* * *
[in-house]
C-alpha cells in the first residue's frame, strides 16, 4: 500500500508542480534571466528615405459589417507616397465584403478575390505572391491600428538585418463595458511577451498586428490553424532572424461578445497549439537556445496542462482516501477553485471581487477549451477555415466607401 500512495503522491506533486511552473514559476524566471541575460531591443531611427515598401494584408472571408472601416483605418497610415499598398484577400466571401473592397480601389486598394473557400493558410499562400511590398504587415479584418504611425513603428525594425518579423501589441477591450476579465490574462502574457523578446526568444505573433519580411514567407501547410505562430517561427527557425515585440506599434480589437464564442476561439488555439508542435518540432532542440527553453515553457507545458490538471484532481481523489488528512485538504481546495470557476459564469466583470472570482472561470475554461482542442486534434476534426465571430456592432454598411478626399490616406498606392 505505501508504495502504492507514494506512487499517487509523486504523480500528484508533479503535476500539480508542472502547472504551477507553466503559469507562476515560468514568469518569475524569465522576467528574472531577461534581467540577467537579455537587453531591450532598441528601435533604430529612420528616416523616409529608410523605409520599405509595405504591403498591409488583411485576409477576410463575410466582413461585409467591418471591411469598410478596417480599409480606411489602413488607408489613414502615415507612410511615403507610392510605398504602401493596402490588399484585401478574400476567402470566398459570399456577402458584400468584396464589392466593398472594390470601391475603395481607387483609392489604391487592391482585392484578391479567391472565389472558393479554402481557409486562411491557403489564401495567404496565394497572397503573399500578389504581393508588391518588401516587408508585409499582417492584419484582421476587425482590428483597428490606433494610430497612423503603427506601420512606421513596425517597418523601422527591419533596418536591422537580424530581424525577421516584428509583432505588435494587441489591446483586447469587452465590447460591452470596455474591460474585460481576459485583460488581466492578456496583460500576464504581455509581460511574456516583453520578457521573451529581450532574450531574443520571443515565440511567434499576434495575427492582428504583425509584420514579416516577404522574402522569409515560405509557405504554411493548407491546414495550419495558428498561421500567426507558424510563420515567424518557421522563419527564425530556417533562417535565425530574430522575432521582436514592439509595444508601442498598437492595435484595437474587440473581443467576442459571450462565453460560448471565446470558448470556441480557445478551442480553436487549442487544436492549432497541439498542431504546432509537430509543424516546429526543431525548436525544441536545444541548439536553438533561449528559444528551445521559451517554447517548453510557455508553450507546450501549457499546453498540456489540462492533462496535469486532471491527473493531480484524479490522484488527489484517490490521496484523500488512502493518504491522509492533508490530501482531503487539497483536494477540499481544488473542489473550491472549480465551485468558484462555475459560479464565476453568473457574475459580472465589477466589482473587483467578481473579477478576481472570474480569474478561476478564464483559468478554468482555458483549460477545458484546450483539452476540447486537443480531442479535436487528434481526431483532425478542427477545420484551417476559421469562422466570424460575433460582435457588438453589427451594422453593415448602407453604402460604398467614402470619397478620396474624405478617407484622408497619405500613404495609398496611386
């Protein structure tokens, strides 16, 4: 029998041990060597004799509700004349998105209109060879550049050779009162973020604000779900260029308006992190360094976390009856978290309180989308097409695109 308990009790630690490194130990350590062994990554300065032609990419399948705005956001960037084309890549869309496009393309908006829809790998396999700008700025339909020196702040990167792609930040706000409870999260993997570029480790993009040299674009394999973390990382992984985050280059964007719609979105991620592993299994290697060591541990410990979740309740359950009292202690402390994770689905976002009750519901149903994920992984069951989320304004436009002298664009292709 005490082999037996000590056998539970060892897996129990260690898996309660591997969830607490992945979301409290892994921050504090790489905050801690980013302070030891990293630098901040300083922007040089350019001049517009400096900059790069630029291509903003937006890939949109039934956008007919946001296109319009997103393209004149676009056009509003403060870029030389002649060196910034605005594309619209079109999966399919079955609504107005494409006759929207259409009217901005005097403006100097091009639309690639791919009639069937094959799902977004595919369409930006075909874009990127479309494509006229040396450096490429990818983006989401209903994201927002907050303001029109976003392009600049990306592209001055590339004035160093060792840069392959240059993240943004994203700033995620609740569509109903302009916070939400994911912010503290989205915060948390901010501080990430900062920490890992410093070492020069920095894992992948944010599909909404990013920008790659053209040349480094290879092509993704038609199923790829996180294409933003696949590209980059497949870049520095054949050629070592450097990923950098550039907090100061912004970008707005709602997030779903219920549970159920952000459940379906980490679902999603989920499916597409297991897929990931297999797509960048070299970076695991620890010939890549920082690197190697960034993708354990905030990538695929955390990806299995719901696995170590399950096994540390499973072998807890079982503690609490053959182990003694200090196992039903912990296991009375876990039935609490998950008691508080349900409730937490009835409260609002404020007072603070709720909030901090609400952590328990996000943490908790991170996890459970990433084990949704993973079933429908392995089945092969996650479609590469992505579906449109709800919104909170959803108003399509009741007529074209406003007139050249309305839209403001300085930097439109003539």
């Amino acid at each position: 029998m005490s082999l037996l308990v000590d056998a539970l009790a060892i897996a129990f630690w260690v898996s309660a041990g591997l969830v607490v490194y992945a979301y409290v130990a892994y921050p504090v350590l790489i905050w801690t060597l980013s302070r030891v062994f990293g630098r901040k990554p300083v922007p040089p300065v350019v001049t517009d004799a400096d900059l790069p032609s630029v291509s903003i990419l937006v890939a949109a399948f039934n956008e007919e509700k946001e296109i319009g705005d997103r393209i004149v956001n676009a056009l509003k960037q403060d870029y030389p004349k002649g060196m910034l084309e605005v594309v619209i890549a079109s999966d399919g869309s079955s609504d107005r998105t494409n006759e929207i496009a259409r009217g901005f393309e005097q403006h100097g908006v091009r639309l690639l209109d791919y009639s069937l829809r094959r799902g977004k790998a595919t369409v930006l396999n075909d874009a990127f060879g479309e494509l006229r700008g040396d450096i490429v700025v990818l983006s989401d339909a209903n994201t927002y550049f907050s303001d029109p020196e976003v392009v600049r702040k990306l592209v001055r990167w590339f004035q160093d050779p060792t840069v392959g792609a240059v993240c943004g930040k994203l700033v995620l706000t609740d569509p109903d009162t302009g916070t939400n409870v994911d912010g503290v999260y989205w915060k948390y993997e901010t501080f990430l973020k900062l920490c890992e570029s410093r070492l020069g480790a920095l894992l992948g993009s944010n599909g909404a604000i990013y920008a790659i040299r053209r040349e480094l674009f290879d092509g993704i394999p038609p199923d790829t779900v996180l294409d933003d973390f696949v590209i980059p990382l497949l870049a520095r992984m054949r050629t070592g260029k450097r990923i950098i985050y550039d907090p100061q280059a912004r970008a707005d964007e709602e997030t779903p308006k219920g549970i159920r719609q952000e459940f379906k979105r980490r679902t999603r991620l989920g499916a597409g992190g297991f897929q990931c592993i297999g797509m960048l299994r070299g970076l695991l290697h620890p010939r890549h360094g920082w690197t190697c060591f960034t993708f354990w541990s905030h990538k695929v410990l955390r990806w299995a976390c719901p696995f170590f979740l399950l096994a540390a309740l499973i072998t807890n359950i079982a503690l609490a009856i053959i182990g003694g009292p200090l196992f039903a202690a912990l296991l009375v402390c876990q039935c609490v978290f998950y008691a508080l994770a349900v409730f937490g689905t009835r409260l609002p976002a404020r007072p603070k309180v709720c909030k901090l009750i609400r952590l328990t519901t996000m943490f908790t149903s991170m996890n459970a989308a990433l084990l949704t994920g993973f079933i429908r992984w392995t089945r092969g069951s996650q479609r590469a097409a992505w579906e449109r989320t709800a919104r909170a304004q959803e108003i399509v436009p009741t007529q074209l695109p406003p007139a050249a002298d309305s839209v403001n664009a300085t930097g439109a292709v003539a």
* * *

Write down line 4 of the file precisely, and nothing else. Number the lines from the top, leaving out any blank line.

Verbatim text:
């Amino acid at each position: 029998m005490s082999l037996l308990v000590d056998a539970l009790a060892i897996a129990f630690w260690v898996s309660a041990g591997l969830v607490v490194y992945a979301y409290v130990a892994y921050p504090v350590l790489i905050w801690t060597l980013s302070r030891v062994f990293g630098r901040k990554p300083v922007p040089p300065v350019v001049t517009d004799a400096d900059l790069p032609s630029v291509s903003i990419l937006v890939a949109a399948f039934n956008e007919e509700k946001e296109i319009g705005d997103r393209i004149v956001n676009a056009l509003k960037q403060d870029y030389p004349k002649g060196m910034l084309e605005v594309v619209i890549a079109s999966d399919g869309s079955s609504d107005r998105t494409n006759e929207i496009a259409r009217g901005f393309e005097q403006h100097g908006v091009r639309l690639l209109d791919y009639s069937l829809r094959r799902g977004k790998a595919t369409v930006l396999n075909d874009a990127f060879g479309e494509l006229r700008g040396d450096i490429v700025v990818l983006s989401d339909a209903n994201t927002y550049f907050s303001d029109p020196e976003v392009v600049r702040k990306l592209v001055r990167w590339f004035q160093d050779p060792t840069v392959g792609a240059v993240c943004g930040k994203l700033v995620l706000t609740d569509p109903d009162t302009g916070t939400n409870v994911d912010g503290v999260y989205w915060k948390y993997e901010t501080f990430l973020k900062l920490c890992e570029s410093r070492l020069g480790a920095l894992l992948g993009s944010n599909g909404a604000i990013y920008a790659i040299r053209r040349e480094l674009f290879d092509g993704i394999p038609p199923d790829t779900v996180l294409d933003d973390f696949v590209i980059p990382l497949l870049a520095r992984m054949r050629t070592g260029k450097r990923i950098i985050y550039d907090p100061q280059a912004r970008a707005d964007e709602e997030t779903p308006k219920g549970i159920r719609q952000e459940f379906k979105r980490r679902t999603r991620l989920g499916a597409g992190g297991f897929q990931c592993i297999g797509m960048l299994r070299g970076l695991l290697h620890p010939r890549h360094g920082w690197t190697c060591f960034t993708f354990w541990s905030h990538k695929v410990l955390r990806w299995a976390c719901p696995f170590f979740l399950l096994a540390a309740l499973i072998t807890n359950i079982a503690l609490a009856i053959i182990g003694g009292p200090l196992f039903a202690a912990l296991l009375v402390c876990q039935c609490v978290f998950y008691a508080l994770a349900v409730f937490g689905t009835r409260l609002p976002a404020r007072p603070k309180v709720c909030k901090l009750i609400r952590l328990t519901t996000m943490f908790t149903s991170m996890n459970a989308a990433l084990l949704t994920g993973f079933i429908r992984w392995t089945r092969g069951s996650q479609r590469a097409a992505w579906e449109r989320t709800a919104r909170a304004q959803e108003i399509v436009p009741t007529q074209l695109p406003p007139a050249a002298d309305s839209v403001n664009a300085t930097g439109a292709v003539a």